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Ferriday Aldermen voice water concerns

Published 12:11am Thursday, August 15, 2013

FERRIDAY — After a heated discussion, the Ferriday Board of Aldermen chose not to raise water rates during their Tuesday meeting.

But the decision may not be final.

Mayor Gene Allen said the board would have another public meeting at 10 a.m. Monday to discuss increasing water rates by $6.

Allen said the town would not be able to continue its water system overhaul without the increase.

The overhaul would switch the town’s water supply from Old River to groundwater wells, replacing outdated and non-functioning water meters and fixing broken pipes in the water distribution system.

The town applied for a $5 million grant and $1.2 million loan from the U.S. Department of Agriculture earlier in the year to pay for the system, but the USDA’s letter of conditions states the town must prove it can generate enough money to pay for the water improvements.

USDA Louisiana Rural Development Director Clarence Hawkins said engineering and surveying firm Bryant Hammett and Associates would review the town’s finances before the grant is officially awarded.

“We don’t tell people what rates to charge,” Hawkins said. “We do require a revenue stream to service the debt on the loan. That is determined by analyzing the population and historical and financial data.”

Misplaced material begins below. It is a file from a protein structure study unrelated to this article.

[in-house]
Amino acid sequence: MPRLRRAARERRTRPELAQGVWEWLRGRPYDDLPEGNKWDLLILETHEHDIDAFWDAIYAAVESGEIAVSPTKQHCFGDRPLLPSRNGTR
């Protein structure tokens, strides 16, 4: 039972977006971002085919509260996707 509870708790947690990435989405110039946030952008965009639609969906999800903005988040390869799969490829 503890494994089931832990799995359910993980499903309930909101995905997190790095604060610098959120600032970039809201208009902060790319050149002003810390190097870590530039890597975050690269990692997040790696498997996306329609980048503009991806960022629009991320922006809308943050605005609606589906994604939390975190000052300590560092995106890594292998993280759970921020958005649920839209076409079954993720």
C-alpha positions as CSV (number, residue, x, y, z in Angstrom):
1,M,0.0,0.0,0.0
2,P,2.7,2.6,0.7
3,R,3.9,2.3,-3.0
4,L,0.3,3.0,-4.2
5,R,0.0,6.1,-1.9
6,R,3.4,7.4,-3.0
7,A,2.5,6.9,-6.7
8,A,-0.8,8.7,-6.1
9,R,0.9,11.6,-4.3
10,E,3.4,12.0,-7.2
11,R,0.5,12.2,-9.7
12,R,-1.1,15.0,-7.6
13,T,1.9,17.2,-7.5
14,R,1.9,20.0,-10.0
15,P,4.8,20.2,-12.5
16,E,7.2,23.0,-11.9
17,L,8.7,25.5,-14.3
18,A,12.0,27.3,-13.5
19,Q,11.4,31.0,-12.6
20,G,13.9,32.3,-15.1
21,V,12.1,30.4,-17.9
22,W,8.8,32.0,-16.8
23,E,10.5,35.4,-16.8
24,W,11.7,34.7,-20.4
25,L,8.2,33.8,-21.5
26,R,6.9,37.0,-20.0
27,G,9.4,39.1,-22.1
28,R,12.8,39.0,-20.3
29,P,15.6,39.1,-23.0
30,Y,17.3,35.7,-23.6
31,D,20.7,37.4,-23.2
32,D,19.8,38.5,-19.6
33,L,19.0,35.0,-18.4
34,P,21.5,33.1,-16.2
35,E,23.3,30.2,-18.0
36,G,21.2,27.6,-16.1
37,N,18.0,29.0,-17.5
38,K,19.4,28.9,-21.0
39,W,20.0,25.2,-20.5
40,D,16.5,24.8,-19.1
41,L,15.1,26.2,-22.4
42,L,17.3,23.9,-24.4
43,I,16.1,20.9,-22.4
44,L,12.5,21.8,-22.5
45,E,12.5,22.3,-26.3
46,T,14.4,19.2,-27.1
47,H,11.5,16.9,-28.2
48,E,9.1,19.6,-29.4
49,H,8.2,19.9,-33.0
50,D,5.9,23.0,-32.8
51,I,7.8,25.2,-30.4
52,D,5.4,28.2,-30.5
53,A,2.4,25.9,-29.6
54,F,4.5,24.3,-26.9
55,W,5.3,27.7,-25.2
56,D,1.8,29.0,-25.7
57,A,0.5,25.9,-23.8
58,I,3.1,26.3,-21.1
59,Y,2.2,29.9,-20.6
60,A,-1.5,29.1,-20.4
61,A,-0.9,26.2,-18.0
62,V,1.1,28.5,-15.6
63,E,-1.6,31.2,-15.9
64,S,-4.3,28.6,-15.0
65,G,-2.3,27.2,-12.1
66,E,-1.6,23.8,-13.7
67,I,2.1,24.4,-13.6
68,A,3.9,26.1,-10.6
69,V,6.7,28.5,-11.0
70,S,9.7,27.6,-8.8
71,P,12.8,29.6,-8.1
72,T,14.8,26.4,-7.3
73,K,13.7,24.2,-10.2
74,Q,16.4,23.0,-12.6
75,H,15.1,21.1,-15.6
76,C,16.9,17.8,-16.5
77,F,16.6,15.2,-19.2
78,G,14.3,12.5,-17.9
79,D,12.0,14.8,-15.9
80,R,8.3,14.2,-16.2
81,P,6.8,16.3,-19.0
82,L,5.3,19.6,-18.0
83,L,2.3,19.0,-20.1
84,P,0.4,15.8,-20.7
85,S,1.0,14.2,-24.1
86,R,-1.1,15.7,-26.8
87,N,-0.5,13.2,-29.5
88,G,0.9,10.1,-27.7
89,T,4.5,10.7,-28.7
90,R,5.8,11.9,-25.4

Allen said the only way to prove the town can re-pay the loan is to raise rates.

The board of aldermen has a different opinion on increasing the rates.

“If we get the new water meters, the rates should go down because we will have more functioning meters,” Alderman Johnnie Brown said. “But I guarantee that rates will go up because we will have to pay money on the renovations. I think we should just wait until after the meters are installed.”

Alderman Elijah Banks opposed the increase during the board’s meeting Tuesday and said he doesn’t plan to change his vote.

“I’m not doing anything to the water,” Banks said. “My vote is my vote. What the people really want is to talk directly to the USDA.”

Many Ferriday residents also opposed the increase crammed into Town Hall to express their discontent.

“Sometimes (the water) is crystal clear, but other times it smells like sewage,” Ferriday resident Dorothy Anderson said. “I am not going to pay for an increase in the water if we are going to keep dirty water.”

Residents also complained about the water provider, JCP Management, accusing the company of incorrectly reading water meters.

“My bill has gone up way too much since the new company took over,” Ferriday resident Charles Smith said. “On my bill it looks like they are adding an extra zero to the end. There should be a three-digit figure; it should be in hundreds, not thousands.”

Ferriday has battled water problems for nearly 70 years. Allen said building a safe water system is his top priority.